The Government is being urged by MPs to review Vehicle Excise Duty (VED) to better incentivise electric and other ultra-low emission vehicles (ULEVs).
VED was reformed in the 2015 Budget, moving from a multi-tiered system where payments were scaled in line with CO2 emissions to a simplified, three-level approach (see below).
The changes will have a big impact on fleets. A new car, with CO2 emissions of 90g/km and a list price of £40,000 or less on a four-year cycle, would pay nothing if registered today. After April, 2017, it will cost £520 over four years.
The reform, according to the Treasury, is aimed at making VED “fairer for motorists and reflect improvements in new car CO2 emissions”.
If left unchanged, more than three-quarters of new cars would pay no VED at all in the first year from April 2017.
MPs on the Energy and Climate Change Committee said they regretted the Government’s changes to VED, which reduce incentives for ULEV uptake and may be interpreted as “wavering commitment to road electrification”.
The committee said: “The Government should reconsider abolishing the tiered system. In the future, fiscal incentives for ULEVs must be maintained with greater consistency.”
A spokesperson for the Treasury told Fleet News: “The new VED system still clearly favours the lowest emission vehicles, and the new first-year rates ensure the cleanest cars benefit the most.”
However, the Treasury said, the Government keeps all taxes under review.
Denis Naberezhnykh, Transport Research Laboratory (TRL) head of ULEVs and energy, said: “We fully agree with the committee’s assessment. The VED system is not adequate to help the Government meet its zero emission targets.”
Naberezhnykh said there are a wide range of vehicles for customers to choose including plug-in hybrids or ultra-efficient diesel and petrol models and the current system presents a binary choice.
He said: “Key stakeholders across the industry need to get together to push for a review. We’re a company that bases decisions on clear evidence and as far as we’re concerned the Government has not provided the evidence to show that this new taxation structure will work to properly incentivise sales of all ULEVs.”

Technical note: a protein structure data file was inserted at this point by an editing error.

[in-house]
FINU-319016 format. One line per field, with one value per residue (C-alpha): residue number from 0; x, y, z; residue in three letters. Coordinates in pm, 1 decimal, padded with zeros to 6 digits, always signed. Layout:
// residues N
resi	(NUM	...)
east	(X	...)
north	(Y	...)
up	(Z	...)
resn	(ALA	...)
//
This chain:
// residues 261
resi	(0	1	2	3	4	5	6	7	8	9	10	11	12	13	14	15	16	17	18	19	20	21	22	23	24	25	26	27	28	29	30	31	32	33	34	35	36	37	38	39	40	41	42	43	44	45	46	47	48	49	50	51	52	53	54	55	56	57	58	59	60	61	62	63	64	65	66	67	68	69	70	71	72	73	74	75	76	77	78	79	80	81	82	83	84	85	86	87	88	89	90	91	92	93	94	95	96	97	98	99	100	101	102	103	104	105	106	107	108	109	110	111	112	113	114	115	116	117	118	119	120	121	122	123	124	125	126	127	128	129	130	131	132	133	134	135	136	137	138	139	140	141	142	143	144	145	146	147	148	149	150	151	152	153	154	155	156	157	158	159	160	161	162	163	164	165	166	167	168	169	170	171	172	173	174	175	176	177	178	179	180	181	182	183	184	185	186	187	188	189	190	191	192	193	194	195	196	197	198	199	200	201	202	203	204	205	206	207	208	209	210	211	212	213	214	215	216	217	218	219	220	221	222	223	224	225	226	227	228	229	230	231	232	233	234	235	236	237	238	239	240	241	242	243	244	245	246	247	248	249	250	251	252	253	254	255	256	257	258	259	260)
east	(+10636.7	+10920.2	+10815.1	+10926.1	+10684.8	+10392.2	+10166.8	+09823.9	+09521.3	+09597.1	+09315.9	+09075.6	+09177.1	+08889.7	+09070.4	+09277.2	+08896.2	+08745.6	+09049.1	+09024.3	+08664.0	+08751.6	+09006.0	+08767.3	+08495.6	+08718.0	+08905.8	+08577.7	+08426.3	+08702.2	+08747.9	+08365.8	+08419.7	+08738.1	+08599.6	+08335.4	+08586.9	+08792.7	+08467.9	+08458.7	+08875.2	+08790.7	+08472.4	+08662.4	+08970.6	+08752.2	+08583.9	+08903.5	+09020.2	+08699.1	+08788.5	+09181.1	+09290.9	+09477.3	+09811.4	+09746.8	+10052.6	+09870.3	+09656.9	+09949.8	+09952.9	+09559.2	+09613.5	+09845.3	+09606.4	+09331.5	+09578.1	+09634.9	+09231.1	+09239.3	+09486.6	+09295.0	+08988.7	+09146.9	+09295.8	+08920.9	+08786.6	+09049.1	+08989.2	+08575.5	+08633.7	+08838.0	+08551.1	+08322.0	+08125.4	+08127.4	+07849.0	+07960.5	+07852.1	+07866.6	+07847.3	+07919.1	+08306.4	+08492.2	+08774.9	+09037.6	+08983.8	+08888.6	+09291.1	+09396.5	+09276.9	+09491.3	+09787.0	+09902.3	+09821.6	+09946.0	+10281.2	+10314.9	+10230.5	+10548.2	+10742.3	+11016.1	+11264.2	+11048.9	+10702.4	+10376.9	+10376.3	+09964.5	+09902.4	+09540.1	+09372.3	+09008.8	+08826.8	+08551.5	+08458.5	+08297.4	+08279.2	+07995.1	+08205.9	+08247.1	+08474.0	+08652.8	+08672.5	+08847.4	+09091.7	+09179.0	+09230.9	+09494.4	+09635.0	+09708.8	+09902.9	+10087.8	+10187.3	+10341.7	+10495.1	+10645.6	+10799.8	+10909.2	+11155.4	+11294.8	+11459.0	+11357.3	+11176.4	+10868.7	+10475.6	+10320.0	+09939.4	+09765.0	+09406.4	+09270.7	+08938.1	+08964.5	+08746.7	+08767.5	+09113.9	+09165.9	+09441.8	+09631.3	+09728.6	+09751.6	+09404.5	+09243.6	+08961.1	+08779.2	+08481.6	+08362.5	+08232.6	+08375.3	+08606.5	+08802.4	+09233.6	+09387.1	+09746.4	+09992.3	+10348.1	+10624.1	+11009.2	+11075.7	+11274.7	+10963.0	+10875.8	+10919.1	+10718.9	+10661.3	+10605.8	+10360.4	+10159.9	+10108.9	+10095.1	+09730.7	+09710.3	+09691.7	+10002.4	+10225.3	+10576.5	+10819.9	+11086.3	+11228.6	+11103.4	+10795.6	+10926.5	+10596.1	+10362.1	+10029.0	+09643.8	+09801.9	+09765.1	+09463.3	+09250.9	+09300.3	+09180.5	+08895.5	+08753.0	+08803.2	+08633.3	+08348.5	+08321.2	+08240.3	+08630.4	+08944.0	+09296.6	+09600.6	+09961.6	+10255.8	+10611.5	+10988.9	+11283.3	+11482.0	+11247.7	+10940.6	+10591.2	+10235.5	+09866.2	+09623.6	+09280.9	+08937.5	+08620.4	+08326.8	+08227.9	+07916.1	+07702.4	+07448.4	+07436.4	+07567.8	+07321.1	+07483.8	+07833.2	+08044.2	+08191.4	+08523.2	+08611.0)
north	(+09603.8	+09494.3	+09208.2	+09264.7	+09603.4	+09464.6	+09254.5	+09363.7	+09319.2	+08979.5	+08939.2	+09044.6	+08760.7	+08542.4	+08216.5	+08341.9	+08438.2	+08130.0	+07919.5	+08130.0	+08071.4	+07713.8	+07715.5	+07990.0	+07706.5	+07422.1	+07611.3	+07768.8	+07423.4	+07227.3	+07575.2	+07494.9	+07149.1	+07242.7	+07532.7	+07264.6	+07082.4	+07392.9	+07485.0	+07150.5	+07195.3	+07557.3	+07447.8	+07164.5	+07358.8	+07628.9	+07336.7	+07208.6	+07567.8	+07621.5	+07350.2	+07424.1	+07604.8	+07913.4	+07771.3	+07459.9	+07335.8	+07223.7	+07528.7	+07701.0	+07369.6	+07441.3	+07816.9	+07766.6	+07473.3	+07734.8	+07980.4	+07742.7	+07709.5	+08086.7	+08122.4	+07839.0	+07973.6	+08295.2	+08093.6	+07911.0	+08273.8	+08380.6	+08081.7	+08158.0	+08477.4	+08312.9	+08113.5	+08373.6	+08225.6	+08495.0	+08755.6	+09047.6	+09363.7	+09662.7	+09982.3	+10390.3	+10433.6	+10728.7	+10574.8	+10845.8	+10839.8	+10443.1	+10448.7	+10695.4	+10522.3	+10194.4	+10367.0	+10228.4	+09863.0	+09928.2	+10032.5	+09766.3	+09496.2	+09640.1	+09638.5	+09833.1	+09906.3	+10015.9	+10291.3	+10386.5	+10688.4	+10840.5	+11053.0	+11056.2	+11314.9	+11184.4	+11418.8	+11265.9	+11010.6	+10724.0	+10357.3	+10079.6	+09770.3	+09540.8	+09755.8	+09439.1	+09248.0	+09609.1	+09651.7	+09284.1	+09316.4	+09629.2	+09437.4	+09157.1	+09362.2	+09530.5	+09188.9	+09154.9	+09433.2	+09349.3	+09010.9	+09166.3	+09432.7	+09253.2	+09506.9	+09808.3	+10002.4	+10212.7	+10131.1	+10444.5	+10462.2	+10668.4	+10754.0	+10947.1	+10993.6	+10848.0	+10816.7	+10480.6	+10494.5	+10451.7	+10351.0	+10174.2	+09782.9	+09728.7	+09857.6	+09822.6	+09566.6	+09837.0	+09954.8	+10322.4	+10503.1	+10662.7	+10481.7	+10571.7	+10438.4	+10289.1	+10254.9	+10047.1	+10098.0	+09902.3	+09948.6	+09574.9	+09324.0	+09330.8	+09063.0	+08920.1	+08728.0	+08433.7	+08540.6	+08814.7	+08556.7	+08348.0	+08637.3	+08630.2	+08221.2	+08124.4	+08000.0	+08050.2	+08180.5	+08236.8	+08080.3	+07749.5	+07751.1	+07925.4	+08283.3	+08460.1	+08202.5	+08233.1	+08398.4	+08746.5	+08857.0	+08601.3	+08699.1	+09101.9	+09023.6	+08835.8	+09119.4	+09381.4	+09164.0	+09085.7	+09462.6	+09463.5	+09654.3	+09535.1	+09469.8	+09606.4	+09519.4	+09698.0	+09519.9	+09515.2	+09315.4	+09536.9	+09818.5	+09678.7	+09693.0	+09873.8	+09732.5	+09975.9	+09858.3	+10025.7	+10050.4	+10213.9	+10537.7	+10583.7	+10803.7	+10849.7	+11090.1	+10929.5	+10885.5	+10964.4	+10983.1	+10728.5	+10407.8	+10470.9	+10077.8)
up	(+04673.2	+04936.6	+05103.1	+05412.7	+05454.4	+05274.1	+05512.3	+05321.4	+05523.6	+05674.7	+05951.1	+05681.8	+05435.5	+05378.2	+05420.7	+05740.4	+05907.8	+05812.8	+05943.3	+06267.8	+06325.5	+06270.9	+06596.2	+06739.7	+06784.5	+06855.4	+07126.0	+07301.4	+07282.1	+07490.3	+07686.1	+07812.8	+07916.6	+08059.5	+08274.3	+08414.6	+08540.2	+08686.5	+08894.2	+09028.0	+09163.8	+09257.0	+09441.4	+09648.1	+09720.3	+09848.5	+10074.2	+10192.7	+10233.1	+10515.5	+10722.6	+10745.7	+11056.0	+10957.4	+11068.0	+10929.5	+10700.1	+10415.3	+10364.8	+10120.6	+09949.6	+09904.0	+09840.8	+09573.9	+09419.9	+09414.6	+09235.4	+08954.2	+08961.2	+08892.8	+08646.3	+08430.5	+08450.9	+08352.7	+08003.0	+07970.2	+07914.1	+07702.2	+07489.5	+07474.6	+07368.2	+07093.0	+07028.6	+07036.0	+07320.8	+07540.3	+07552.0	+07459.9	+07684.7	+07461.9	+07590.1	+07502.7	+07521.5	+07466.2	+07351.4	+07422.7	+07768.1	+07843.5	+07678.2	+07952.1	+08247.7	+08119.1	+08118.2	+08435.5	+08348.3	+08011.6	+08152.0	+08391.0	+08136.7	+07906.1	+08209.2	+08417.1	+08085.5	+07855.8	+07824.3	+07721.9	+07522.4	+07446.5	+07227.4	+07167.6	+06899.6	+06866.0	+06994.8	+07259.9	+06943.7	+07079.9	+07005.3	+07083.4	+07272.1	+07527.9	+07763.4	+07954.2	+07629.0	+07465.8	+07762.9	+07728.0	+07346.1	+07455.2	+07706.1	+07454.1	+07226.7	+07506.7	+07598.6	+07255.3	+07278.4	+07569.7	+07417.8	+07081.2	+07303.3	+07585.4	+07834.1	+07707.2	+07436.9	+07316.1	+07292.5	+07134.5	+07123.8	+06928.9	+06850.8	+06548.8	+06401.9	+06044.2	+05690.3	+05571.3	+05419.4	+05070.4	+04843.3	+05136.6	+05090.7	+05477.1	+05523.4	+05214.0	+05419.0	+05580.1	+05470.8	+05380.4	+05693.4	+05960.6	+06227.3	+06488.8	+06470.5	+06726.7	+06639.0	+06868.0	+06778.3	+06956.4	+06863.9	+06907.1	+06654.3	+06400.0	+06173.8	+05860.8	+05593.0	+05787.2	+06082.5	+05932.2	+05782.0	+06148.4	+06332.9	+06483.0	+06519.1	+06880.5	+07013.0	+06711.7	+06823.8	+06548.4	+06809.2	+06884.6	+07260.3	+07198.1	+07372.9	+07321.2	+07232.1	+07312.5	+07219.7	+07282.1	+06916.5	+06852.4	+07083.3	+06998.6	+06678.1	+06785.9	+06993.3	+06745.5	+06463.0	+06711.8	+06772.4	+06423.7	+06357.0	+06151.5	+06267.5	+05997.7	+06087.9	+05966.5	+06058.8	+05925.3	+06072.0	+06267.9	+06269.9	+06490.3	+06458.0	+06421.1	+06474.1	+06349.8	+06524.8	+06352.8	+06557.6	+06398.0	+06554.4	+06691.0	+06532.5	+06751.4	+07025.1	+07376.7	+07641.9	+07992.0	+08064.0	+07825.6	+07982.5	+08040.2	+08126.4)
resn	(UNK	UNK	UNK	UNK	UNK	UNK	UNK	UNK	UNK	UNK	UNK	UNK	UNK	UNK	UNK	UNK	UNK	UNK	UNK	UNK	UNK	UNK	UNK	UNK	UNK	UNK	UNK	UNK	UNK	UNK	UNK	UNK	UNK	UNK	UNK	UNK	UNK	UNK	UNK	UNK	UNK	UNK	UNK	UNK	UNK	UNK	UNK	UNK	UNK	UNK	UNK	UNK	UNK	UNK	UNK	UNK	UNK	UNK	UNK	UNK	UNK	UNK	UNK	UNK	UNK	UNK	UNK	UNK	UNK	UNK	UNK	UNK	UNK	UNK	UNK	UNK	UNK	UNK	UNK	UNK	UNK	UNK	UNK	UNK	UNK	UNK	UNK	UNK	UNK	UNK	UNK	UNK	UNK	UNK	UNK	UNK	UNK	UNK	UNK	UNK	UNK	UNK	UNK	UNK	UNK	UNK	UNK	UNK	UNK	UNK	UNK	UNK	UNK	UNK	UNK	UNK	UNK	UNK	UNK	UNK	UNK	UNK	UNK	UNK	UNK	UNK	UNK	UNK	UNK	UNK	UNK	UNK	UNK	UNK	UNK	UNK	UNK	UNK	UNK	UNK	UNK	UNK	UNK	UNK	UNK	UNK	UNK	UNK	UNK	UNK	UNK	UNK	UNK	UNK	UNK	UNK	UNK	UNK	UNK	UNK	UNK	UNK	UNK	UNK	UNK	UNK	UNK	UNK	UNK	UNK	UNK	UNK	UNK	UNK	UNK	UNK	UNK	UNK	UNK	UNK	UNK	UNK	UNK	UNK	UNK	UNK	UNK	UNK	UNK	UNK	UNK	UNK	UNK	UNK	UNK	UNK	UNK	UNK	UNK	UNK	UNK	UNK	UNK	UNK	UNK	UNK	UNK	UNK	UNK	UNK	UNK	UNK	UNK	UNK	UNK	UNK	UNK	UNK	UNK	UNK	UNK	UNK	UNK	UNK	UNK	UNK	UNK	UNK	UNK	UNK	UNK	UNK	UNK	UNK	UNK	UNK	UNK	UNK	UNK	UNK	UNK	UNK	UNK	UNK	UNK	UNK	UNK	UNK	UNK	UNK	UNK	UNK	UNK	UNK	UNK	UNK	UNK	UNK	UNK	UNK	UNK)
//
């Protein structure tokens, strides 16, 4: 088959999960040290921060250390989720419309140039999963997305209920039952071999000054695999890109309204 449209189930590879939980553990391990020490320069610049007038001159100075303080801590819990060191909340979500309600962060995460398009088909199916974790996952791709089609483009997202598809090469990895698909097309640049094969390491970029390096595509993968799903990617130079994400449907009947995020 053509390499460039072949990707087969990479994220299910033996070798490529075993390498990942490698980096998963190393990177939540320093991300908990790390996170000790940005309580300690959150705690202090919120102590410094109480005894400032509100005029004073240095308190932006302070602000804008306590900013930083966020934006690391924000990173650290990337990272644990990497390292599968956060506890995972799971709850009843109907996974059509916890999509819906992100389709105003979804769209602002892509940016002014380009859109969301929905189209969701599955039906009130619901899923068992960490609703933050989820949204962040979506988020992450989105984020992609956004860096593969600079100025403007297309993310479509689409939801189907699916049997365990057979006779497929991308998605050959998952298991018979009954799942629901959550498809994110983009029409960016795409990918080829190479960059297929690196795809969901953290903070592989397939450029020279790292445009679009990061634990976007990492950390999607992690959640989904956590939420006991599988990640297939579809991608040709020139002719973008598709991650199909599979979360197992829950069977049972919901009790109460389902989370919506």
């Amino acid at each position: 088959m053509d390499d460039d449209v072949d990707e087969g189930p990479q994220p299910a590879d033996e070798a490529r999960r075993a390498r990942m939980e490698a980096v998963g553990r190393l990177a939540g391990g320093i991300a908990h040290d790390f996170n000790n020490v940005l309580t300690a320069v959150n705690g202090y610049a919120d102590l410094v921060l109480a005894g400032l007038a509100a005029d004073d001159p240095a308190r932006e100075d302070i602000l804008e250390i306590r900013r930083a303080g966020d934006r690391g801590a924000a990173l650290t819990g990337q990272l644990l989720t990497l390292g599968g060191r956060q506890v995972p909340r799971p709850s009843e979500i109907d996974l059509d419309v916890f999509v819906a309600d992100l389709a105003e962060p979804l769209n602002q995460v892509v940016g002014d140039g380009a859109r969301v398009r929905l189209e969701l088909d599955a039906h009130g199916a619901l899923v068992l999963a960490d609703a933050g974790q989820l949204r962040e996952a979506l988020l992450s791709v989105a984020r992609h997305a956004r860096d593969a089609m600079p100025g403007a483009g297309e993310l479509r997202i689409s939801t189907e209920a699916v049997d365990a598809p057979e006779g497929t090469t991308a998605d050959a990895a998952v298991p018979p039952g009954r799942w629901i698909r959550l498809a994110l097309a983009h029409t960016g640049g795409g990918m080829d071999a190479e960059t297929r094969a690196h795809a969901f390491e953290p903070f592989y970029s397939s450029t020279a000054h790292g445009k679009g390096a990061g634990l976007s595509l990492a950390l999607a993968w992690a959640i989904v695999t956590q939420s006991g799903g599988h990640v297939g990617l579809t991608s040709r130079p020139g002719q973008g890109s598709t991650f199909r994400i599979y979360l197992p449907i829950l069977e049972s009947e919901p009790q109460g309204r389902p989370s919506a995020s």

Models such as the Mitsubishi’s Outlander PHEV will be most affected by the changes. Under the new scheme, a customer will need to pay £290 over a three-year period in VED on an Outlander PHEV (and £910 on high-specification versions) compared to nothing under the current scheme.
Toby Marshall, Mitsubishi Motors UK director of sales and marketing, said: “The VED changes from April next year will have a disproportionately negative impact on PHEVs.
“Government support has undoubtedly helped the segment to grow, but mainstream adoption of this technology is still very much in its infancy and therefore it is too still far early to reduce the financial incentives in place.”
Marshall said the financial benefits of owning an ULEV have been “significantly narrowed” by the Government’s new VED system.
He concluded: “This will result in a slowdown of growth in the segment with buyers opting instead for vehicles with higher emission conventional petrol and diesel engines.”
VED: the three-level approach
- Cars registered on or after April 1, 2017, will have a first-year rate according to the vehicle’s CO2 emissions, but will also be split into three bands for the subsequent standard rate: zero emission, standard (cars up to £40,000) and premium (priced above £40,000).
- Zero emission cars pay no VED, unless priced more than £40,000 when they are hit with the premium rate of £310 for five years after the initial zero first-year rate.
- Standard cars pay the first-year rate according to their emissions banding and then the standard rate of £140.
- Premium cars also pay the first-year rate according to their emissions banding but are then hit with a £310 supplement for the next five years, taking the total VED to £450.
Extra costs will be passed on in ‘fair and transparent way’
Fleet managers will face increased daily rental costs as a result of the new VED regime.
Enterprise Rent-A-Car, which owns and operates 95,000 vehicles in the UK, is consulting its largest customers about the best way to pass the cost on.
At an ACFO East Anglia and Midlands meeting, Andy Bland, Enterprise head of sales, West Midlands, said: “We can’t yet put an exact number on how it is going to impact us, we just know it certainly is. We know it is going to be in the millions, we know we will have to pass this cost on but we also know we will do it in a fair and transparent way.”
Enterprise is looking at two options: customers that use low emission vehicles could pay a fee based on what they use or they could take advantage of Enterprise’s average fleet and pay a flat fee.